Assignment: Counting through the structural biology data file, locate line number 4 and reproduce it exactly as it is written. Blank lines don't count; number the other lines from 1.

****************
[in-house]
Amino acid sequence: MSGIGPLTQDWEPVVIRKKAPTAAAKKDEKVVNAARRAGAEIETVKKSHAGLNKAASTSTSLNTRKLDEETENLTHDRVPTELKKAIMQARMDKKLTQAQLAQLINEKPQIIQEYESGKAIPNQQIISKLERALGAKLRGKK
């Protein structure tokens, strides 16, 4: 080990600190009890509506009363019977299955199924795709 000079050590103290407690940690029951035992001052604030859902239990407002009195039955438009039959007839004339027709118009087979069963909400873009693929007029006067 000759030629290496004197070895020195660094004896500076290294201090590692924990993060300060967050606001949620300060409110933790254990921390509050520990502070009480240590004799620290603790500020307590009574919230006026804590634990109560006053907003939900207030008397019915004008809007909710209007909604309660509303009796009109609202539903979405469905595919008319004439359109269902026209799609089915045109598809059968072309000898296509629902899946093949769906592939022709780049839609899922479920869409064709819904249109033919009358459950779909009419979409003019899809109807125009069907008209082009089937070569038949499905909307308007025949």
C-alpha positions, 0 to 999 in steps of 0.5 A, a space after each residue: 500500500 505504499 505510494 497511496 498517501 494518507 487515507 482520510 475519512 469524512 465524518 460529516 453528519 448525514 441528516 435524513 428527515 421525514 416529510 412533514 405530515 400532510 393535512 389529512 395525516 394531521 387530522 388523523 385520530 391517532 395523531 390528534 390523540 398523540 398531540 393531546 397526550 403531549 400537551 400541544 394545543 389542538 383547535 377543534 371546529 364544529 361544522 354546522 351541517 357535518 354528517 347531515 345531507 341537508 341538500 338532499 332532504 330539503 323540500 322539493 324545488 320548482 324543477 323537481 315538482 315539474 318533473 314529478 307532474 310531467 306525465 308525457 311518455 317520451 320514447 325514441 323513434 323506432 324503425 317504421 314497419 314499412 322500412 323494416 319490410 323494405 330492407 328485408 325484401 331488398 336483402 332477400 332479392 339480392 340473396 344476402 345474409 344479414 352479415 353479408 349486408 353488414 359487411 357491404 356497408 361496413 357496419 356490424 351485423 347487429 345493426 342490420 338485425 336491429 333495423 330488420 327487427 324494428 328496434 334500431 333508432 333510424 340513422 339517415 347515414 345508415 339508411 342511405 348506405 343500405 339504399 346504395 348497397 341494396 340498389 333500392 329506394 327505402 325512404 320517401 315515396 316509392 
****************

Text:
C-alpha positions, 0 to 999 in steps of 0.5 A, a space after each residue: 500500500 505504499 505510494 497511496 498517501 494518507 487515507 482520510 475519512 469524512 465524518 460529516 453528519 448525514 441528516 435524513 428527515 421525514 416529510 412533514 405530515 400532510 393535512 389529512 395525516 394531521 387530522 388523523 385520530 391517532 395523531 390528534 390523540 398523540 398531540 393531546 397526550 403531549 400537551 400541544 394545543 389542538 383547535 377543534 371546529 364544529 361544522 354546522 351541517 357535518 354528517 347531515 345531507 341537508 341538500 338532499 332532504 330539503 323540500 322539493 324545488 320548482 324543477 323537481 315538482 315539474 318533473 314529478 307532474 310531467 306525465 308525457 311518455 317520451 320514447 325514441 323513434 323506432 324503425 317504421 314497419 314499412 322500412 323494416 319490410 323494405 330492407 328485408 325484401 331488398 336483402 332477400 332479392 339480392 340473396 344476402 345474409 344479414 352479415 353479408 349486408 353488414 359487411 357491404 356497408 361496413 357496419 356490424 351485423 347487429 345493426 342490420 338485425 336491429 333495423 330488420 327487427 324494428 328496434 334500431 333508432 333510424 340513422 339517415 347515414 345508415 339508411 342511405 348506405 343500405 339504399 346504395 348497397 341494396 340498389 333500392 329506394 327505402 325512404 320517401 315515396 316509392 